Name: Anne Mondro
Which came first in your life, the science or the art?
Art came first. My parents nurtured my creativity throughout my childhood. When I was in eighth grade, I assisted my science teacher in preparing for her anatomy class exams at a local community college in the evenings. I remember being fascinated by the anatomical specimens.
Which sciences relate to your art practice?
I study images and three-dimensional models of various anatomical structures to create my work. For a new series I’m working on, I am drawing inspiration from botany. I have become fascinated with microscopic seed structures.
What materials do you use to create your artworks?
I use an assortment of thin copper-, bronze-, silver-, and gold-plated wire for my woven sculptures. Other anatomical representations of mine are created from wool and layers of colored wax. My background in jewelry and metalsmithing enables me to create a variety of metal stands and brackets for my anatomical forms.
Artwork/Exhibition you are most proud of:
I am proud of If I can stop one heart from breaking. It was the first more intricate representational heart that I crocheted from wire. Since I do not use a pattern, this piece was a technical accomplishment in learning how to create complex forms in wire. I created this piece in response to many years of facilitating art programs for people living with memory loss. It is full of my emotion and the emotions shared with me.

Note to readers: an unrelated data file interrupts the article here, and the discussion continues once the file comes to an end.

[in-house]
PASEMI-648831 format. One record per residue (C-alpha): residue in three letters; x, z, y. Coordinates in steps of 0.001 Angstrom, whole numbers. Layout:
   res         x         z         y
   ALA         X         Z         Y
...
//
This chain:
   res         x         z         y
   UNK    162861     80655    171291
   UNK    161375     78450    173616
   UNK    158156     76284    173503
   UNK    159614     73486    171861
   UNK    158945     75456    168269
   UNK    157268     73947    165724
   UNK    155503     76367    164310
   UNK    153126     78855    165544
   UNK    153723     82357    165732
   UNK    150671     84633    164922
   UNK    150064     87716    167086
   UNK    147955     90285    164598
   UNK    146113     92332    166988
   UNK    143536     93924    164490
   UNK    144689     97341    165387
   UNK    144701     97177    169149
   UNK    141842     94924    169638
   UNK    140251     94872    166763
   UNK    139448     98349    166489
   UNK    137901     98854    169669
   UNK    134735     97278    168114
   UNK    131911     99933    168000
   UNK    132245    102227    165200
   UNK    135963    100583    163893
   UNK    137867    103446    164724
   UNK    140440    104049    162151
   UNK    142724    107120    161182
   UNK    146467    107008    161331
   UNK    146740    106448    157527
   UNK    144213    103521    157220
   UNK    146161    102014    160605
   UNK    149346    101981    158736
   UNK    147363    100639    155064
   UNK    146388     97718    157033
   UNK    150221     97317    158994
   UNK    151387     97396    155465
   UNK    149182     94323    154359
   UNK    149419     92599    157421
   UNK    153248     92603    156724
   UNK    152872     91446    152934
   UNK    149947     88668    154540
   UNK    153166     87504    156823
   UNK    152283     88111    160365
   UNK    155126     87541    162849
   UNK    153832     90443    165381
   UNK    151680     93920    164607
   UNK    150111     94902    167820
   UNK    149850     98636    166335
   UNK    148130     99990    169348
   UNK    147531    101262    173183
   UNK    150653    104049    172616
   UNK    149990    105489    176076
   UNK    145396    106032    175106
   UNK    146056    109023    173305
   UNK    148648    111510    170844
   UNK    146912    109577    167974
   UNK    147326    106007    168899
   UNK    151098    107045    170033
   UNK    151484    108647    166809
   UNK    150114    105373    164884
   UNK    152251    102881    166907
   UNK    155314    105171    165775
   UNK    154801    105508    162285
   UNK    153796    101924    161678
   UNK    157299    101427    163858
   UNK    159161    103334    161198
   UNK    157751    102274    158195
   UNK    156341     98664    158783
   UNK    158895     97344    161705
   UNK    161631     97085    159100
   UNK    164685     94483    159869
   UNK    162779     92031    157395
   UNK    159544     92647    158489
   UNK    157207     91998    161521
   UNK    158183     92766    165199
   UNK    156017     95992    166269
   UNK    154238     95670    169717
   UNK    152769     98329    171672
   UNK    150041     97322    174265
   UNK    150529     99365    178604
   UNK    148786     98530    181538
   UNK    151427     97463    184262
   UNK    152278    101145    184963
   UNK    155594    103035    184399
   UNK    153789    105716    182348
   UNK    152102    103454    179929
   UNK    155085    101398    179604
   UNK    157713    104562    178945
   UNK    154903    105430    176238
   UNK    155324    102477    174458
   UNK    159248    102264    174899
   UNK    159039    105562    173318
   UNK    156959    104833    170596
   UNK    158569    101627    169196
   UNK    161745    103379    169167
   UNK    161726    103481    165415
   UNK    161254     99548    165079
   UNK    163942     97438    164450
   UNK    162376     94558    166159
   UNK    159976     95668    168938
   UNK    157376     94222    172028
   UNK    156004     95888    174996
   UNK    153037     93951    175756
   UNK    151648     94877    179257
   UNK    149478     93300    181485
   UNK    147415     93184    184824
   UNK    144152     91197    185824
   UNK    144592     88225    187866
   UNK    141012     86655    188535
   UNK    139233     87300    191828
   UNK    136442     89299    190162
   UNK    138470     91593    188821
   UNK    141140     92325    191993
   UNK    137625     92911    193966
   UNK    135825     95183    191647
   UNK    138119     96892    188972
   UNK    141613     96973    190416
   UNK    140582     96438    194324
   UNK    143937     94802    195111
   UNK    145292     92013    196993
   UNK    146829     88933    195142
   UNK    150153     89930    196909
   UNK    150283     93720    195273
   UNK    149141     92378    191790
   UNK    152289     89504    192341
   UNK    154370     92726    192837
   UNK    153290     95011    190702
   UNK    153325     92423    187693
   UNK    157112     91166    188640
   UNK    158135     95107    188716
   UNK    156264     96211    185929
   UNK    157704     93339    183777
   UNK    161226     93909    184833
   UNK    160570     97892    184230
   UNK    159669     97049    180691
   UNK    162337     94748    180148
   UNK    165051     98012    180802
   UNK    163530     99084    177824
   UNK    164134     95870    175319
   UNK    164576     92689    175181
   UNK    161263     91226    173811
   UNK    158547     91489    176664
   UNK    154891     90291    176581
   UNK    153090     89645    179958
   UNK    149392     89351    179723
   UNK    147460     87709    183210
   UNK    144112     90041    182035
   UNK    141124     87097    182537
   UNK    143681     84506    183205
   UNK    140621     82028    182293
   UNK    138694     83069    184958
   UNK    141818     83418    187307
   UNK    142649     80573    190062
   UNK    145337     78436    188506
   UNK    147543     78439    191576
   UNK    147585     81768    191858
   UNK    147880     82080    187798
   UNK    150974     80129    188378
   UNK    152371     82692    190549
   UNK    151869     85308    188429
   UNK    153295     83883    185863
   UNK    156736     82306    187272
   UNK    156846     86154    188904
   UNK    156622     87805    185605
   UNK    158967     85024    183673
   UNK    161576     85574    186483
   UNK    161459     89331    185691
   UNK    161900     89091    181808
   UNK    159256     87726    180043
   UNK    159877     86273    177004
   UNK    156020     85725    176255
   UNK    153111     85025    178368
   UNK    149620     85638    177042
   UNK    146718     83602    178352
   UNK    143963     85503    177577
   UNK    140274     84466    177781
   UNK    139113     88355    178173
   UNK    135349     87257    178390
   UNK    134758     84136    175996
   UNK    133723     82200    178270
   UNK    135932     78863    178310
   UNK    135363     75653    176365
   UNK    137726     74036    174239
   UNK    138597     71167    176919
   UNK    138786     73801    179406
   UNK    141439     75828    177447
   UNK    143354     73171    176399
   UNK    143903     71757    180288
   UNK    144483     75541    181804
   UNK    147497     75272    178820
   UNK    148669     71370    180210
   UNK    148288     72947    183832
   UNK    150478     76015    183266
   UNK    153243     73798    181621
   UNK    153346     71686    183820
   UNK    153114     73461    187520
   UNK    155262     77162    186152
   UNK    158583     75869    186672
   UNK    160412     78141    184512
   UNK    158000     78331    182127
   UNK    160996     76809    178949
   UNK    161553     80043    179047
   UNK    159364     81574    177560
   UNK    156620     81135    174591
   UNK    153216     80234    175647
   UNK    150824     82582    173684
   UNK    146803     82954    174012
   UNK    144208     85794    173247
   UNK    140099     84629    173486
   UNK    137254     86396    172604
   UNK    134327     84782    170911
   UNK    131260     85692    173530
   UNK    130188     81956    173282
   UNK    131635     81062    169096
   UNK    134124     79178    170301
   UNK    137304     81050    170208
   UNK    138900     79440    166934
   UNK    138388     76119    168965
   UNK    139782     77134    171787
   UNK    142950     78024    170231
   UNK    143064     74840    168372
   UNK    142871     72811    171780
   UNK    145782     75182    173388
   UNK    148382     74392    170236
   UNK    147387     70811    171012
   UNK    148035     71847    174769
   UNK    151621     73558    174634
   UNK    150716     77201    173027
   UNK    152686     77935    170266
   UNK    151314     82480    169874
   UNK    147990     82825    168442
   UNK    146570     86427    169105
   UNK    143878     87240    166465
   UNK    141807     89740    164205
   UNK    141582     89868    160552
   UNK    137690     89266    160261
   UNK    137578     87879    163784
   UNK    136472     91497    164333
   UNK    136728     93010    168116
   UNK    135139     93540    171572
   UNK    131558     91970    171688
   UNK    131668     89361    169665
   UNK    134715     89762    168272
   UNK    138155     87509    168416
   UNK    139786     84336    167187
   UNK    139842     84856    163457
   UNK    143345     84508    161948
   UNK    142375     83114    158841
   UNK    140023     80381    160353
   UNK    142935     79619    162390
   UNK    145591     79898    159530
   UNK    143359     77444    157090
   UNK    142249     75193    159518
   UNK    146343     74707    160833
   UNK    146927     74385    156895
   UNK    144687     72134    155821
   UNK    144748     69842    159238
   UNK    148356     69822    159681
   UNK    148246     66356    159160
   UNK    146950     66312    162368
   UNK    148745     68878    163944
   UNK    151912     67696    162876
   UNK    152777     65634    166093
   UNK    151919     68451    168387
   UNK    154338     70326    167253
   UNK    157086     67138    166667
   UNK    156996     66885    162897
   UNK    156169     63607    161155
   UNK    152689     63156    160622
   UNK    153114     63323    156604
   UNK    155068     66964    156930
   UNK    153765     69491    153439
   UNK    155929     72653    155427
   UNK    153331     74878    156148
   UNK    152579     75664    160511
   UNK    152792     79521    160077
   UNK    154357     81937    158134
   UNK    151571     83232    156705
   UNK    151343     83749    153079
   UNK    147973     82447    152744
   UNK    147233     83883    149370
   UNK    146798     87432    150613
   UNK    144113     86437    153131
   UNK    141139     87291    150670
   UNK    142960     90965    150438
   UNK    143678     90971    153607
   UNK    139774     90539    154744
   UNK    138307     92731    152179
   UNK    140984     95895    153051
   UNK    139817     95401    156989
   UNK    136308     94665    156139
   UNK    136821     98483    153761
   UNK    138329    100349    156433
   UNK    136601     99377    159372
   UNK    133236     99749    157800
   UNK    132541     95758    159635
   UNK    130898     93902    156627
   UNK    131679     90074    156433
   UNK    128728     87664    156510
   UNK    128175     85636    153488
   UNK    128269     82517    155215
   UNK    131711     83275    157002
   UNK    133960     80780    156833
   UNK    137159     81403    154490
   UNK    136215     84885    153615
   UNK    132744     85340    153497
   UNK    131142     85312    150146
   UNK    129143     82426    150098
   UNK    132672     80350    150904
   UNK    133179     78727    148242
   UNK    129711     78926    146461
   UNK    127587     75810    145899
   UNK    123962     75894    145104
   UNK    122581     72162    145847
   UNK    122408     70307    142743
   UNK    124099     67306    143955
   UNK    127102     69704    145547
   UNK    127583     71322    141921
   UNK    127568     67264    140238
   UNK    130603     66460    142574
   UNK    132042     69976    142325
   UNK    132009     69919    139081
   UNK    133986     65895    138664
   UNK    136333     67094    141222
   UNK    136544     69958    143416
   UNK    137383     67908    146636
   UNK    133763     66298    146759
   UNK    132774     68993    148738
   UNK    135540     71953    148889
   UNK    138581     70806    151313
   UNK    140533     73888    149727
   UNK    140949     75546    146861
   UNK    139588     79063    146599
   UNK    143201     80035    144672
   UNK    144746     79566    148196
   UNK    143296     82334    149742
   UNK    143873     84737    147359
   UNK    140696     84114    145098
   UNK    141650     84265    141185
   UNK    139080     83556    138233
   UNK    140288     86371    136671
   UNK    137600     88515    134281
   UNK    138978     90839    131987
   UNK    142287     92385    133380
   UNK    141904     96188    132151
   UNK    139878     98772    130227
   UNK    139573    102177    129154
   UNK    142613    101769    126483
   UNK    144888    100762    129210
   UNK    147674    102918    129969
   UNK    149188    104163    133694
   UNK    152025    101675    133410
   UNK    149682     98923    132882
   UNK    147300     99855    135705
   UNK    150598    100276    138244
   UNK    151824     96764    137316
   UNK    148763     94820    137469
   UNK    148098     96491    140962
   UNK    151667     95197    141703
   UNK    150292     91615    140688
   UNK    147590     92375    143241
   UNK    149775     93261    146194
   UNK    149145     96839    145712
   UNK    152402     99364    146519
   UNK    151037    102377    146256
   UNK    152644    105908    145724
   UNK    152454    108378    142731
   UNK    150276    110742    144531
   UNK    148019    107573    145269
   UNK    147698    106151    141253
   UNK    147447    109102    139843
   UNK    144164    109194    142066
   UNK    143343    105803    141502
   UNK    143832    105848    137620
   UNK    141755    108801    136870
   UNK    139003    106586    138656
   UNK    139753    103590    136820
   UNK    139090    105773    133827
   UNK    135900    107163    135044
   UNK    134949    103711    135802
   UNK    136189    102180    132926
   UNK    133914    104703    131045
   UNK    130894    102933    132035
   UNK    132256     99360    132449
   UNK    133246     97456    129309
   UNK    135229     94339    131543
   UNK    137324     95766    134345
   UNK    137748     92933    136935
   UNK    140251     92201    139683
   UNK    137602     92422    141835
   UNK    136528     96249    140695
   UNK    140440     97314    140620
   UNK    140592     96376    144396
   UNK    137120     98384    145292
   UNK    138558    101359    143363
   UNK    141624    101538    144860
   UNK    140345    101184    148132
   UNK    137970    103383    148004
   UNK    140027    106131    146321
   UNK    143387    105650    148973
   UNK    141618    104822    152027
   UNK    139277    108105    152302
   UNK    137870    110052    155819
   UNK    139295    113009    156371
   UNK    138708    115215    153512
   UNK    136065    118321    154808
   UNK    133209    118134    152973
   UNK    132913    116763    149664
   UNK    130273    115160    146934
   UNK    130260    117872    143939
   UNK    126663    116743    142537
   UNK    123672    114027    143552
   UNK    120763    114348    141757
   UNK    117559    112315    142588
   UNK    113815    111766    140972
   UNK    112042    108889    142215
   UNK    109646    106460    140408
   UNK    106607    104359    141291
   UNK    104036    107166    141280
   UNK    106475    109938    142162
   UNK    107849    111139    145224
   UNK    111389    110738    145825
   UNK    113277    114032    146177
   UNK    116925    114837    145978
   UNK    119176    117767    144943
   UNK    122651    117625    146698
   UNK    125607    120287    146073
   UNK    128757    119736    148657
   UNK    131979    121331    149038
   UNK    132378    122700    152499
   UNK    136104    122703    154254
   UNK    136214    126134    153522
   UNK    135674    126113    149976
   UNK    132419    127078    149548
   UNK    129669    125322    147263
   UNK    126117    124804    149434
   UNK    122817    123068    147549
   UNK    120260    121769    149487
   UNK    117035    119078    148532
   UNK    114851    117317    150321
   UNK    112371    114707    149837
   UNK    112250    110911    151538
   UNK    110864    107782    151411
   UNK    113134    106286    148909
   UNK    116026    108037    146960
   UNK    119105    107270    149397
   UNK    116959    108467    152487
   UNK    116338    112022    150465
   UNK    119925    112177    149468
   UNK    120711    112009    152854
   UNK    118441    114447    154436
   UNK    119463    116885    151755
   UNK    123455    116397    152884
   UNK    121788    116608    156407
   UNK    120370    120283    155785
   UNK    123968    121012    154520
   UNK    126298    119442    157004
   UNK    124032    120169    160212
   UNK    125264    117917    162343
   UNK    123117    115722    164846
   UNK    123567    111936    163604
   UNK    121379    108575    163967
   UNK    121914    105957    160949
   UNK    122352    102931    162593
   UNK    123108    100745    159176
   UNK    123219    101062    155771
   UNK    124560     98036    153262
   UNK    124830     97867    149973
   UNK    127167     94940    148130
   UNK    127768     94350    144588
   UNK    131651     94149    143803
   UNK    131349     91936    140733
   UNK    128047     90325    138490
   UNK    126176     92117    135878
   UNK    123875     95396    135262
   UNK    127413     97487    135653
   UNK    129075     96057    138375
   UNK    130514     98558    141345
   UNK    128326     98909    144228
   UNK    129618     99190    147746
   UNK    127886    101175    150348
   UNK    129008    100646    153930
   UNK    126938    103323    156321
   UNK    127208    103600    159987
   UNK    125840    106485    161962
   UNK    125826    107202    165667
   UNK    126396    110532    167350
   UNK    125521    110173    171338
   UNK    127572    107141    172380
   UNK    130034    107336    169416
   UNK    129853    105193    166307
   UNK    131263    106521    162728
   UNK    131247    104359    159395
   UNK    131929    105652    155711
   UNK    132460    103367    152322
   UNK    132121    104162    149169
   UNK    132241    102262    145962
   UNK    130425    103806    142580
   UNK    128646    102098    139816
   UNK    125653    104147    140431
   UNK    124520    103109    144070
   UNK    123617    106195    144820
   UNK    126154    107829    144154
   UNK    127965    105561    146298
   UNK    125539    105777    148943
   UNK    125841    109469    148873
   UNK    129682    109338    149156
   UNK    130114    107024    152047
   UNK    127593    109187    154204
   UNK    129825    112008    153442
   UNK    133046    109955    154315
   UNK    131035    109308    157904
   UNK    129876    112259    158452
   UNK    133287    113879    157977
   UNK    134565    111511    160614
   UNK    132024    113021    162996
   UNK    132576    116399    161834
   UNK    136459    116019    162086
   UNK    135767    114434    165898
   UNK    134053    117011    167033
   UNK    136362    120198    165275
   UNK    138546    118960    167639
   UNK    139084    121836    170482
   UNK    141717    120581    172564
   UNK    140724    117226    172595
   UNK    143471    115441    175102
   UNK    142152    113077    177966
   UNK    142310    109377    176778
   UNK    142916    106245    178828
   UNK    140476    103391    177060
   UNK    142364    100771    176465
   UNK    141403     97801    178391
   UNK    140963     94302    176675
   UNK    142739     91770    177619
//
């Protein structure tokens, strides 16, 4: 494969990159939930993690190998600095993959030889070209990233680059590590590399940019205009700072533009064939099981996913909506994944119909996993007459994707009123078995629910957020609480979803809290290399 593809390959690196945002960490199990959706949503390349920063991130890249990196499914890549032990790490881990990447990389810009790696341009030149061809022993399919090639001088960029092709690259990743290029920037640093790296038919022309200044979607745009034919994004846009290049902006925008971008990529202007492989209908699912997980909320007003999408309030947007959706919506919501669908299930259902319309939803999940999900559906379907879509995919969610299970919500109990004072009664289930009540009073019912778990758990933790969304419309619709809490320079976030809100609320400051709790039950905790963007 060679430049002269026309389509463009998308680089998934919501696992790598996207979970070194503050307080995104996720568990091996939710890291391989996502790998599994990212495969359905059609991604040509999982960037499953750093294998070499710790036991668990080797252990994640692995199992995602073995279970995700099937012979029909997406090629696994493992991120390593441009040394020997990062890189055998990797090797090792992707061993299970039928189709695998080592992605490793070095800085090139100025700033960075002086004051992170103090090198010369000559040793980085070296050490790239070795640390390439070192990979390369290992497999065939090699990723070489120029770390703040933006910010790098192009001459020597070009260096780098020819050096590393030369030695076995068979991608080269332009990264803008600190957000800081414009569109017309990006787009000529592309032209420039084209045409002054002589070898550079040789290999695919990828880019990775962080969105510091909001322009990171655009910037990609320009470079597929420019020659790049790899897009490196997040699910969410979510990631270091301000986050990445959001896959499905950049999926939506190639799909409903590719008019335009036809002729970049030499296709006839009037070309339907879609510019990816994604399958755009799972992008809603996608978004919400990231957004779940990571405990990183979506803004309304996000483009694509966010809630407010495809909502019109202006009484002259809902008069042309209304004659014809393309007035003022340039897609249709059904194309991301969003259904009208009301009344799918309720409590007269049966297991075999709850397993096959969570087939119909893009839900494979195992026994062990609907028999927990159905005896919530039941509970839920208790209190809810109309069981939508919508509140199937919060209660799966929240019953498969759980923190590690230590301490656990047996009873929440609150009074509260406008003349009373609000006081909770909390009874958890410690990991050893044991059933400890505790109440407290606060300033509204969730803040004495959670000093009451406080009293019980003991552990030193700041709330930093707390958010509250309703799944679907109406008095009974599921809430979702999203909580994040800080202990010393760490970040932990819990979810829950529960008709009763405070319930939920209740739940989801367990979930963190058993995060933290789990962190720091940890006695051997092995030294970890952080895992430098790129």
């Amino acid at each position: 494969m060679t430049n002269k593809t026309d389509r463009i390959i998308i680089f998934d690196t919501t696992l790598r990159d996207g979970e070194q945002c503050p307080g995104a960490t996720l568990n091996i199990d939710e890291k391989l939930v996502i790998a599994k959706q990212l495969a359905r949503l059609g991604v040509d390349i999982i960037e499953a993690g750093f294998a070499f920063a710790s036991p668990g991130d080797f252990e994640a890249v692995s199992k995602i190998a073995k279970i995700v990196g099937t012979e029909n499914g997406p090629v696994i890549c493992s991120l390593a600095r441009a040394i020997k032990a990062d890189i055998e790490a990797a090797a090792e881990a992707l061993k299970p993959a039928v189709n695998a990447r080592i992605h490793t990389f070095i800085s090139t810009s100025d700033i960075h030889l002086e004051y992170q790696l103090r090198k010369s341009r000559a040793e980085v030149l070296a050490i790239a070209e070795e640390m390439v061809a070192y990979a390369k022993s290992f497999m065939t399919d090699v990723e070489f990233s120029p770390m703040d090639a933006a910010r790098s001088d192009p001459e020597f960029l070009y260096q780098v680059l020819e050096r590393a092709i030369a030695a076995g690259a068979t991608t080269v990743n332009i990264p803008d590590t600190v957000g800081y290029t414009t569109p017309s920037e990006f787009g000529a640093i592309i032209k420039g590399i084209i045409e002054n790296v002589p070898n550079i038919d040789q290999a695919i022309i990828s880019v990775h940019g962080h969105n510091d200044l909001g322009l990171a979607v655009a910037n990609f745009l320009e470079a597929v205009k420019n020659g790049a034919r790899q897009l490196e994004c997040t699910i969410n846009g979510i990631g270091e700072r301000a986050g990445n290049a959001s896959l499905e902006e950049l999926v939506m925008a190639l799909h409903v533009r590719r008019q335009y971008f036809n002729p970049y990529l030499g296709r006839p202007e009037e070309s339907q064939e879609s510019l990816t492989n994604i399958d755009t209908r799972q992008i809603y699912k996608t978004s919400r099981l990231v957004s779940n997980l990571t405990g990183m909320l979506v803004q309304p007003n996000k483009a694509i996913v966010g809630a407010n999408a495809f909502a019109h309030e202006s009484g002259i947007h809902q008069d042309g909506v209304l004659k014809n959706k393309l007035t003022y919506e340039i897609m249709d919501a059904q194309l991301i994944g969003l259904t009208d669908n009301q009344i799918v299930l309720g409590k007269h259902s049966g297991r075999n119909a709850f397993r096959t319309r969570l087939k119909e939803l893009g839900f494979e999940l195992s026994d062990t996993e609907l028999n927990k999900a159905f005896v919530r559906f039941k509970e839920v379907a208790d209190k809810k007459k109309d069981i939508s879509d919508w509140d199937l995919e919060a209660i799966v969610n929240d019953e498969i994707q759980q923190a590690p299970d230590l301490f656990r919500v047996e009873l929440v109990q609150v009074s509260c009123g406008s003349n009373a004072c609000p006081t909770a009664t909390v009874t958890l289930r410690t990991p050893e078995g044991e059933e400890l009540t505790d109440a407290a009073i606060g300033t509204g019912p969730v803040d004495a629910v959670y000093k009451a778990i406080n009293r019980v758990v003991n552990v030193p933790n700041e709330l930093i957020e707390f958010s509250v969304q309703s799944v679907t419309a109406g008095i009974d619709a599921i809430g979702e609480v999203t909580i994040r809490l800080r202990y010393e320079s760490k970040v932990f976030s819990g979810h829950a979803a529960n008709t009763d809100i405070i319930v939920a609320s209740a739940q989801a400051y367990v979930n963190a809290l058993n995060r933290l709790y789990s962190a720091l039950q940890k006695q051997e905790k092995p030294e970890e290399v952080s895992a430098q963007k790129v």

Which scientists and/or artists inspire and/or have influenced you?
I am drawn to the writings of Oliver Sacks. His case histories capture a person’s ability to live a full life despite their neurological conditions.
I have admired Deborah Butterfield’s horse sculptures for many years. Her passion for horses clearly enables her to capture such lovely sensibilities through material and form.
Is there anything else you want to tell us?
I have learned so much through making. Exploring materials, experimenting with new techniques, and perfecting my craft has led to new discoveries and insights.
Find out more about Anne Mondro on her website.
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